ROSE – a short, short story



The young chap at the dealership had said it could go a hundred and fifty miles per hour, but at eighty-nine Rose found that she and the Porsche got on more favourably around the forty mark. Any faster and she’d have to change gears, which was a struggle because the clutch was such rubbish. She didn’t mind though, it was pitch black now and she felt safer at a slower pace.

As she passed the lit-up petrol station at the Oxfordshire/Gloucestershire border, she allowed herself another glance over her shoulder, smiling at the sight of her parcels. The backseat read like the opening pages of Tatler. ‘Saint Laurent’, ‘Dior’, ‘Gucci’, ‘Dolce & Gabbana’; no longer abstract names, but her own stiff shopping bags, containing the most charming garments, all wrapped in coloured tissue paper. And there, on the narrow floor in front, her favourites, the orange shopping bags from Hermes, one of which contained the alligator Birkin Tote. Delivered this morning from Paris. Just for Rose.

And there was more to come. Soon she would take delivery of an antique Persian silk rug, which had once belonged to an undisclosed European royal family. Her shoulders lifted to around her ears, as she remembered placing the order on the day her children had surprised her with the ‘amazing news’ that she had been offered a place at ‘Happy Days’, the Cotswold’s retirement home where she was to spend the rest of her life, albeit not the rest of her money. That would be gone long before Rose’s time was up. The delightful chap at the Bulgari store in Bond Street would see to that. Once the emerald bracelet arrived from the workshop in Switzerland, Rose reckoned she’d be able to afford three months in the home. Just as well, Pippa and Jeremy, themselves approaching retirement, had been more than happy to sign a document guaranteeing settlement of her bills indefinitely should she somehow find herself without means in the future.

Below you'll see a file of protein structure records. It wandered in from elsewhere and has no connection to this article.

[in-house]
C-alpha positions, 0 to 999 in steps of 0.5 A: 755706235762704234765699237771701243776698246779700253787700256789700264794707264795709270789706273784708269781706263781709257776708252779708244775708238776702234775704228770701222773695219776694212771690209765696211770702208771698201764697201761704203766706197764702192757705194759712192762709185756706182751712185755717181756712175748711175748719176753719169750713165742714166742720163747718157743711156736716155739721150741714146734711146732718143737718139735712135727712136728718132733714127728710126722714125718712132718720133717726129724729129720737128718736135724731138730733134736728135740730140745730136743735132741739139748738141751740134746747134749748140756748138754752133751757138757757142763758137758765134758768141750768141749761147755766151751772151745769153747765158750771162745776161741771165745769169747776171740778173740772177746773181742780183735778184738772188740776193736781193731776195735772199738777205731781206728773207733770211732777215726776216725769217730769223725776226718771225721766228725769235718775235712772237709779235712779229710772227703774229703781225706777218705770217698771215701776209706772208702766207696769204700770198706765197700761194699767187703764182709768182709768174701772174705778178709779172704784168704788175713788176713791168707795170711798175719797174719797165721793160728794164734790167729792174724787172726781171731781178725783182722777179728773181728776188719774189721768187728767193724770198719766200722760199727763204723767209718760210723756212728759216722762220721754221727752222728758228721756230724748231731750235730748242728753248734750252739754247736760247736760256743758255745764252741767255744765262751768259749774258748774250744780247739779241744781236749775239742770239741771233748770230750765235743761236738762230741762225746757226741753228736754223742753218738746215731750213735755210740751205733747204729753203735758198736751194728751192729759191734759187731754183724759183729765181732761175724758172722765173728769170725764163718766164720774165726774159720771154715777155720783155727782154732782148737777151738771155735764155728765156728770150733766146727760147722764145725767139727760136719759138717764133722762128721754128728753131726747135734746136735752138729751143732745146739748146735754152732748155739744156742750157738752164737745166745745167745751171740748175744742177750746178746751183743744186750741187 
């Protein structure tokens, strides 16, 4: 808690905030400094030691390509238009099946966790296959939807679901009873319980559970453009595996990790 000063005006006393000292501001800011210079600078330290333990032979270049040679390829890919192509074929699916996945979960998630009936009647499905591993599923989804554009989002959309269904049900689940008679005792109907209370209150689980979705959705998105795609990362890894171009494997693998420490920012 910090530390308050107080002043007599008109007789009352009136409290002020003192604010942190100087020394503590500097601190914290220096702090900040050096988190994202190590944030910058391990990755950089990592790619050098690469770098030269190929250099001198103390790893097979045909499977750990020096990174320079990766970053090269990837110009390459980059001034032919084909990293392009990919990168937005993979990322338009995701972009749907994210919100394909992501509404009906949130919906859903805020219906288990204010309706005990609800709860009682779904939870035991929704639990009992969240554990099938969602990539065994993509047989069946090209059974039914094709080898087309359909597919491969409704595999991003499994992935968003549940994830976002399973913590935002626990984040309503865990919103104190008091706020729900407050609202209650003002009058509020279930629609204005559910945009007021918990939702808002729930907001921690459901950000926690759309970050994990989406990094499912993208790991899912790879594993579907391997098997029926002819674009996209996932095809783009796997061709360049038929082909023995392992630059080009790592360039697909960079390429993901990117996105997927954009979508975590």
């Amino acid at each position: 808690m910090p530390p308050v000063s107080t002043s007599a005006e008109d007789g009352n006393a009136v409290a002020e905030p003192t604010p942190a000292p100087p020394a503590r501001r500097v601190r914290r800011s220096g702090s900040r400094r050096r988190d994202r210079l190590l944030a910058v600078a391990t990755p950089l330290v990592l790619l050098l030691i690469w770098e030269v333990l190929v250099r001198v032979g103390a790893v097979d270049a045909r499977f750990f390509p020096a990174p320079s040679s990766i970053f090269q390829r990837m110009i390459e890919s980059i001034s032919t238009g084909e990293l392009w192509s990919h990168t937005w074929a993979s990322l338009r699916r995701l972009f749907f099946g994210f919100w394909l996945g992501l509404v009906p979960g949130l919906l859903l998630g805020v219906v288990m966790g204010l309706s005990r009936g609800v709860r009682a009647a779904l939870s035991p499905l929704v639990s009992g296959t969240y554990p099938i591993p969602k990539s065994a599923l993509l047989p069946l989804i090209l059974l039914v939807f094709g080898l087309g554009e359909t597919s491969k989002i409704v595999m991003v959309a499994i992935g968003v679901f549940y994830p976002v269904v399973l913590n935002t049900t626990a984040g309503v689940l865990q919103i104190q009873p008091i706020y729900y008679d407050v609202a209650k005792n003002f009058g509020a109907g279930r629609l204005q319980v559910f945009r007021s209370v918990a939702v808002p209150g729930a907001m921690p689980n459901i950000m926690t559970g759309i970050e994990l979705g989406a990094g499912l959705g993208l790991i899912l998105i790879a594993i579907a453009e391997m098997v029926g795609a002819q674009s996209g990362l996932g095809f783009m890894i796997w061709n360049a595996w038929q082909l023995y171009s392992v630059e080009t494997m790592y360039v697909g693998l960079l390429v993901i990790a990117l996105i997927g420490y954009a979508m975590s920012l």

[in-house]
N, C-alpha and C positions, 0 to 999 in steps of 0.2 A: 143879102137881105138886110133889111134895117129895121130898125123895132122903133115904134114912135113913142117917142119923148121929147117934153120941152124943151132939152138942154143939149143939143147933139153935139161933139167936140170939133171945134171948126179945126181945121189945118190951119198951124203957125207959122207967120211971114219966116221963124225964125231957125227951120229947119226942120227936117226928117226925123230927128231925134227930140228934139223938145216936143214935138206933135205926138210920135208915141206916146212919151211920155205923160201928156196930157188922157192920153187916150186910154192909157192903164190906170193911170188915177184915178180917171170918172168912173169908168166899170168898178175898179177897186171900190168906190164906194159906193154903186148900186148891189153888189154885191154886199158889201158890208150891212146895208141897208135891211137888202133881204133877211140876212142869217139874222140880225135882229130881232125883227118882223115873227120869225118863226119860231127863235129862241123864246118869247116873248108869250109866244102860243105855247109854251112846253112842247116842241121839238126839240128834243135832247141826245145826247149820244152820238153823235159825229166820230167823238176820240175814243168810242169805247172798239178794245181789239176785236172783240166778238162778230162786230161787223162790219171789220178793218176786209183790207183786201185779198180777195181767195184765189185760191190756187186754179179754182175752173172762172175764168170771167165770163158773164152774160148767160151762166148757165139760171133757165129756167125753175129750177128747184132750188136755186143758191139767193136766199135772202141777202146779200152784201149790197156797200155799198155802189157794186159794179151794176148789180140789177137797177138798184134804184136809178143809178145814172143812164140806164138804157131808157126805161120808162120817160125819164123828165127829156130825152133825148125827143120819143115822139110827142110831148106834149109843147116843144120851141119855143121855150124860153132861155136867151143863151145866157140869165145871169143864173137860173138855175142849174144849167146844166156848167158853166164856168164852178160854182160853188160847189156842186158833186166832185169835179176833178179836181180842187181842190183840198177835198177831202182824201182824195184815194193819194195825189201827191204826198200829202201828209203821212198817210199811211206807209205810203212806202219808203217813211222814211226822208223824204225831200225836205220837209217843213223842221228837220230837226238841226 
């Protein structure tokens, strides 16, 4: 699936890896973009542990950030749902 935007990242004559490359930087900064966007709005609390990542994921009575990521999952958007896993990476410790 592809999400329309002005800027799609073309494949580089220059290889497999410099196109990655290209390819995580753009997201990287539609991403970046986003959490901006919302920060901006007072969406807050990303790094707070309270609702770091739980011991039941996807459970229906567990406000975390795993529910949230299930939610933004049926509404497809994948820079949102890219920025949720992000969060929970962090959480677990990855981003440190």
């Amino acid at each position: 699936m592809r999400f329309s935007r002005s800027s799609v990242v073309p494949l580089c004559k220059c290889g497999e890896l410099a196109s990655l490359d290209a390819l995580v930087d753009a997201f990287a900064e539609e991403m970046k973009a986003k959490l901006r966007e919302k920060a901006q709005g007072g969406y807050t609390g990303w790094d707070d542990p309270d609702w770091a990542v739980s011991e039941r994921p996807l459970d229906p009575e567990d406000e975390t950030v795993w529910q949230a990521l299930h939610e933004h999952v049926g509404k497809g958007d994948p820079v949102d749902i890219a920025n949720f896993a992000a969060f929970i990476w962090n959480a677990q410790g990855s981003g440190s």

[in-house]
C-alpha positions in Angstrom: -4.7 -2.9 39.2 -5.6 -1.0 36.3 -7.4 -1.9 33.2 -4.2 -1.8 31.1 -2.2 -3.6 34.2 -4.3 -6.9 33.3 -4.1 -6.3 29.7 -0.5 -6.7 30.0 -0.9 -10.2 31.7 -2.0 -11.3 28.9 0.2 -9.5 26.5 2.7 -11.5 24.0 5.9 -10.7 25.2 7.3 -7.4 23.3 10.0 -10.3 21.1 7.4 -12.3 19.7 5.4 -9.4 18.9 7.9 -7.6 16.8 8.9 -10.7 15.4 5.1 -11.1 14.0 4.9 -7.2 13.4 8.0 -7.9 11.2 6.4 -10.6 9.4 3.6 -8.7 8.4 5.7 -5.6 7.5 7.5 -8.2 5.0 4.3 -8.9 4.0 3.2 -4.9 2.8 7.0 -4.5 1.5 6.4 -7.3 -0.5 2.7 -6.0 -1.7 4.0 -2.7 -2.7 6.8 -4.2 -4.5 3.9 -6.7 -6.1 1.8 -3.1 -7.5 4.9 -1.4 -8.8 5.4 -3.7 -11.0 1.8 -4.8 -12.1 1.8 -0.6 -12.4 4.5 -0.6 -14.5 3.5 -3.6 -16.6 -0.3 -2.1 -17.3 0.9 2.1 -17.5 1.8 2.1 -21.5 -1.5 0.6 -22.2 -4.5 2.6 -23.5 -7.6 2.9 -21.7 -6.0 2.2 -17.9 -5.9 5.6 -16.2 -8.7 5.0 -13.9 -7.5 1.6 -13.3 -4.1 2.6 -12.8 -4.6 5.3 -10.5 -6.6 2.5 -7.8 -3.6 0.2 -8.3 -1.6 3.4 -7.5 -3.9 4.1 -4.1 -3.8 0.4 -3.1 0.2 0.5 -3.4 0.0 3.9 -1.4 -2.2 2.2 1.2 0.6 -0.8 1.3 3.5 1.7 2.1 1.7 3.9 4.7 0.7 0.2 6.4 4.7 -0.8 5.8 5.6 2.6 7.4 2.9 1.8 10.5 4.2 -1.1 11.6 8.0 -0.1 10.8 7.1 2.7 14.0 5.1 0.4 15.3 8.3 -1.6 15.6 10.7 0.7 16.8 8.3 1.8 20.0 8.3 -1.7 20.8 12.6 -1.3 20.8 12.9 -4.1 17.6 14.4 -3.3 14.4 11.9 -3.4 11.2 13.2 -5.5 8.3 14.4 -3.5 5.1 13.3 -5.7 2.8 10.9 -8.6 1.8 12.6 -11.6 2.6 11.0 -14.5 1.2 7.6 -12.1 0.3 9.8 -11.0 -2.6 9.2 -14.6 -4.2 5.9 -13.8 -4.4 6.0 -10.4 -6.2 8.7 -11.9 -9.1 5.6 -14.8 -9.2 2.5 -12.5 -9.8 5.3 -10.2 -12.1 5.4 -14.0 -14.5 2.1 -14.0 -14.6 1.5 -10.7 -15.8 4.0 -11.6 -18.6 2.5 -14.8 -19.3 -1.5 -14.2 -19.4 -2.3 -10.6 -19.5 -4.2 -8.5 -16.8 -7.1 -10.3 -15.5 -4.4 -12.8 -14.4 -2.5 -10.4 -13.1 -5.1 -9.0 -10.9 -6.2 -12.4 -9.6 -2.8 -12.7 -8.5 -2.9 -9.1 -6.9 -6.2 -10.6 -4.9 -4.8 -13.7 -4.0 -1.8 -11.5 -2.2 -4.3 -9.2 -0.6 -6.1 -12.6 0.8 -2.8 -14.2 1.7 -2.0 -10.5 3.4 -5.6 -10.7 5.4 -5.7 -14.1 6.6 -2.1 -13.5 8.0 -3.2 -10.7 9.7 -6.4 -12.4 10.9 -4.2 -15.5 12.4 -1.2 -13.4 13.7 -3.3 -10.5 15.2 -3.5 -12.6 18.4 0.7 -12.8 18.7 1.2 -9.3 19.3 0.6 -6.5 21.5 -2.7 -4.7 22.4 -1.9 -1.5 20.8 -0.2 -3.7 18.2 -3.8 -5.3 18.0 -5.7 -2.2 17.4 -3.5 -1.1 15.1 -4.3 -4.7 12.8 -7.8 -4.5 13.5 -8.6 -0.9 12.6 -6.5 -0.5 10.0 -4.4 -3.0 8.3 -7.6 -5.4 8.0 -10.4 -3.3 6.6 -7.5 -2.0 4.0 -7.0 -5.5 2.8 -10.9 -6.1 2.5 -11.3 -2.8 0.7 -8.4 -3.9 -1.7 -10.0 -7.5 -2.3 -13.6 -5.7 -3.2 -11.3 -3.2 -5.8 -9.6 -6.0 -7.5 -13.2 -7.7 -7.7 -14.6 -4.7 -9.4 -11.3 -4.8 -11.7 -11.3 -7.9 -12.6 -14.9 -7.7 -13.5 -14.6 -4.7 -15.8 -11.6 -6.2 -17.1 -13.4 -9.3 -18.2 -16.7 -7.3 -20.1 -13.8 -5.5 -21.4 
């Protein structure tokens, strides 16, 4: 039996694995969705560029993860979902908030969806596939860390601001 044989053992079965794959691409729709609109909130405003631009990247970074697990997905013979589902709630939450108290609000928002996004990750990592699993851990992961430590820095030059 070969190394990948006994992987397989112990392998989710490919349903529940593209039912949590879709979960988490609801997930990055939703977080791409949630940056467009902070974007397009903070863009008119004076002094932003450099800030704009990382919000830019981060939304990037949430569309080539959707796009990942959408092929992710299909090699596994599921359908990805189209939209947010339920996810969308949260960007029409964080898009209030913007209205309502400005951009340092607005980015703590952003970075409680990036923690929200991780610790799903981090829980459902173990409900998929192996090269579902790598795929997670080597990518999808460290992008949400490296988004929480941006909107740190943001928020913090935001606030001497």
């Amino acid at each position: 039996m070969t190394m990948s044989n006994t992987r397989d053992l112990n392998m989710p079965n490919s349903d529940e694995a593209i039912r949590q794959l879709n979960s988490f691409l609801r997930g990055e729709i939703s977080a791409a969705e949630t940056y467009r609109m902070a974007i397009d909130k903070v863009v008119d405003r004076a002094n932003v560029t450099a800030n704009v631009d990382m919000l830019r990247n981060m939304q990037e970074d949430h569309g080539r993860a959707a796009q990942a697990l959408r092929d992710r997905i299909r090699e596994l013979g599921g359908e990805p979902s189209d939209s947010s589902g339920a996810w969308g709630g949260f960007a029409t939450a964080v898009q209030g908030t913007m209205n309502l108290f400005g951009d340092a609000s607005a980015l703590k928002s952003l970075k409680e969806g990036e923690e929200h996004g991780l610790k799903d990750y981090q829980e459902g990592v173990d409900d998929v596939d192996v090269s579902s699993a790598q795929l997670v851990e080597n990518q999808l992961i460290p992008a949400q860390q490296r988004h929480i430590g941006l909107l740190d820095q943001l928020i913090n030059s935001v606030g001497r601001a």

‘Most unlikely’, Pippa had said when they sorted out the paperwork at the solicitors’ air-conditioned office in Hill Street, ‘mum never spends on herself’. Then there had been the usual mumblings about how she ought to join the bridge club or the gym followed by suggestions she treat herself to Sunday lunch at the pub – ‘remember, you can’t take it with you.’

Rose looked at her diamond encrusted Patek Phillipe Grand Complications, which had been delivered to her suite at the Connaught the same morning; she was still getting used to its unusually small hands, but it did look like the time had gone a quarter past one. No wonder her eyelids were heavy, her legs stiff and swollen from hours in the car with this most silly clutch. She longed for a nice, soft bed, but the late hour meant she would have to wait until tomorrow to take herself to the home; the welcome pack clearly stated that check-in closed at midnight.

Rose touched the brakes a little too hard, turned the Porsche around and set off towards Oxfordshire and the Belmond Le Manoir aux Quat’Saisons.


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